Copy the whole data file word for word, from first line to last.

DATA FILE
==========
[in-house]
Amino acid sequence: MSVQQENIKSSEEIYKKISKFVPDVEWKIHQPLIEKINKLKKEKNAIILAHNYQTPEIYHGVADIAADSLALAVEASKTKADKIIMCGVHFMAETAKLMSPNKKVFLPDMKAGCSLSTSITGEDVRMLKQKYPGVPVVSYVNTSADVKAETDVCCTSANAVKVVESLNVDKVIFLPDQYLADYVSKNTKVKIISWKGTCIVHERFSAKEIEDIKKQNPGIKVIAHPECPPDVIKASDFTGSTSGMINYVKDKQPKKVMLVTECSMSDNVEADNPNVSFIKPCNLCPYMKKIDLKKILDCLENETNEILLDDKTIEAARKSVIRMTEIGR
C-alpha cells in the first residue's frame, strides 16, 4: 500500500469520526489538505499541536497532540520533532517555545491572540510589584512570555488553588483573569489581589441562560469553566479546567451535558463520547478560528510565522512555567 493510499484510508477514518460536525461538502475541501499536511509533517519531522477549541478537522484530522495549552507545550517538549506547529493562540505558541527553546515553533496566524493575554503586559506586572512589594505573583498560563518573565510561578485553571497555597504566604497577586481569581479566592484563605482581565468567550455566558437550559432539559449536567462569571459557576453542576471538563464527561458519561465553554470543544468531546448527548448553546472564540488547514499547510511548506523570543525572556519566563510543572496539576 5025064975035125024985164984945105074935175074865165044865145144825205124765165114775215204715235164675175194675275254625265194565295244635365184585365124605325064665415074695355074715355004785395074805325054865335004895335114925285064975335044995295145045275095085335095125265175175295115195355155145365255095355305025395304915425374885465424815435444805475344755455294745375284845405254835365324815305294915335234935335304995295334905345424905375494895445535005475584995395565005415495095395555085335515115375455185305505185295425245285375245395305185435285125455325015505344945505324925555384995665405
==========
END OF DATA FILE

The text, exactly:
[in-house]
Amino acid sequence: MSVQQENIKSSEEIYKKISKFVPDVEWKIHQPLIEKINKLKKEKNAIILAHNYQTPEIYHGVADIAADSLALAVEASKTKADKIIMCGVHFMAETAKLMSPNKKVFLPDMKAGCSLSTSITGEDVRMLKQKYPGVPVVSYVNTSADVKAETDVCCTSANAVKVVESLNVDKVIFLPDQYLADYVSKNTKVKIISWKGTCIVHERFSAKEIEDIKKQNPGIKVIAHPECPPDVIKASDFTGSTSGMINYVKDKQPKKVMLVTECSMSDNVEADNPNVSFIKPCNLCPYMKKIDLKKILDCLENETNEILLDDKTIEAARKSVIRMTEIGR
C-alpha cells in the first residue's frame, strides 16, 4: 500500500469520526489538505499541536497532540520533532517555545491572540510589584512570555488553588483573569489581589441562560469553566479546567451535558463520547478560528510565522512555567 493510499484510508477514518460536525461538502475541501499536511509533517519531522477549541478537522484530522495549552507545550517538549506547529493562540505558541527553546515553533496566524493575554503586559506586572512589594505573583498560563518573565510561578485553571497555597504566604497577586481569581479566592484563605482581565468567550455566558437550559432539559449536567462569571459557576453542576471538563464527561458519561465553554470543544468531546448527548448553546472564540488547514499547510511548506523570543525572556519566563510543572496539576 5025064975035125024985164984945105074935175074865165044865145144825205124765165114775215204715235164675175194675275254625265194565295244635365184585365124605325064665415074695355074715355004785395074805325054865335004895335114925285064975335044995295145045275095085335095125265175175295115195355155145365255095355305025395304915425374885465424815435444805475344755455294745375284845405254835365324815305294915335234935335304995295334905345424905375494895445535005475584995395565005415495095395555085335515115375455185305505185295425245285375245395305185435285125455325015505344945505324925555384995665405